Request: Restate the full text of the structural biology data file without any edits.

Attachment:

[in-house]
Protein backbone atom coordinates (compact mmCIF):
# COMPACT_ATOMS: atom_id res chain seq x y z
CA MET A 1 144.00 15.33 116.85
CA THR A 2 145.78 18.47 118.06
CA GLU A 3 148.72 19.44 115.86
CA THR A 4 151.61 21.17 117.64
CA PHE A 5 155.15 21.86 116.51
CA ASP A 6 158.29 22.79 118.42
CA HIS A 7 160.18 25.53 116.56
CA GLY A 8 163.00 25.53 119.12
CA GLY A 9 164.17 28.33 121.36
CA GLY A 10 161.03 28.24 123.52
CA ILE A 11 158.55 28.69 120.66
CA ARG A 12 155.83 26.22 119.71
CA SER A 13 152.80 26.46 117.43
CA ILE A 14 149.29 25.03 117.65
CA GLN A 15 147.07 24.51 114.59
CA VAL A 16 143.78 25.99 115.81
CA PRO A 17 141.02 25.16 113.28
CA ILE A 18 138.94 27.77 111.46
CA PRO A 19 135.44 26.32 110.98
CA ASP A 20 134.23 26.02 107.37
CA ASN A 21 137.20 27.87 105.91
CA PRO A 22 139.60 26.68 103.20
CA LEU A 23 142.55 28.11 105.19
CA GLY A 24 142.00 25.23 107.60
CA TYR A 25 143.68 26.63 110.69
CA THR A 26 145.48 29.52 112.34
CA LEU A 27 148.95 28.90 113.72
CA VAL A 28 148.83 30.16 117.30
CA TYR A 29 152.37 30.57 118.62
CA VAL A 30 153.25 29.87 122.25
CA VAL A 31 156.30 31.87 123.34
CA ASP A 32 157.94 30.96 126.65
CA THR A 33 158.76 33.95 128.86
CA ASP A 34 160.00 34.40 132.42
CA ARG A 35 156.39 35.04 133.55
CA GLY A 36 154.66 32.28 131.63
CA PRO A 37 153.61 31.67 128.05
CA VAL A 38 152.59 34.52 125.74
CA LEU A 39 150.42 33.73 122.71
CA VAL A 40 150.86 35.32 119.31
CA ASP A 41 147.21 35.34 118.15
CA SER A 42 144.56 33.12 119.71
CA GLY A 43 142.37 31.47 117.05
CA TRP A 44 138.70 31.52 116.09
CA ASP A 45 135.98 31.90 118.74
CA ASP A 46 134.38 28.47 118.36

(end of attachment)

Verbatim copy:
[in-house]
Protein backbone atom coordinates (compact mmCIF):
# COMPACT_ATOMS: atom_id res chain seq x y z
CA MET A 1 144.00 15.33 116.85
CA THR A 2 145.78 18.47 118.06
CA GLU A 3 148.72 19.44 115.86
CA THR A 4 151.61 21.17 117.64
CA PHE A 5 155.15 21.86 116.51
CA ASP A 6 158.29 22.79 118.42
CA HIS A 7 160.18 25.53 116.56
CA GLY A 8 163.00 25.53 119.12
CA GLY A 9 164.17 28.33 121.36
CA GLY A 10 161.03 28.24 123.52
CA ILE A 11 158.55 28.69 120.66
CA ARG A 12 155.83 26.22 119.71
CA SER A 13 152.80 26.46 117.43
CA ILE A 14 149.29 25.03 117.65
CA GLN A 15 147.07 24.51 114.59
CA VAL A 16 143.78 25.99 115.81
CA PRO A 17 141.02 25.16 113.28
CA ILE A 18 138.94 27.77 111.46
CA PRO A 19 135.44 26.32 110.98
CA ASP A 20 134.23 26.02 107.37
CA ASN A 21 137.20 27.87 105.91
CA PRO A 22 139.60 26.68 103.20
CA LEU A 23 142.55 28.11 105.19
CA GLY A 24 142.00 25.23 107.60
CA TYR A 25 143.68 26.63 110.69
CA THR A 26 145.48 29.52 112.34
CA LEU A 27 148.95 28.90 113.72
CA VAL A 28 148.83 30.16 117.30
CA TYR A 29 152.37 30.57 118.62
CA VAL A 30 153.25 29.87 122.25
CA VAL A 31 156.30 31.87 123.34
CA ASP A 32 157.94 30.96 126.65
CA THR A 33 158.76 33.95 128.86
CA ASP A 34 160.00 34.40 132.42
CA ARG A 35 156.39 35.04 133.55
CA GLY A 36 154.66 32.28 131.63
CA PRO A 37 153.61 31.67 128.05
CA VAL A 38 152.59 34.52 125.74
CA LEU A 39 150.42 33.73 122.71
CA VAL A 40 150.86 35.32 119.31
CA ASP A 41 147.21 35.34 118.15
CA SER A 42 144.56 33.12 119.71
CA GLY A 43 142.37 31.47 117.05
CA TRP A 44 138.70 31.52 116.09
CA ASP A 45 135.98 31.90 118.74
CA ASP A 46 134.38 28.47 118.36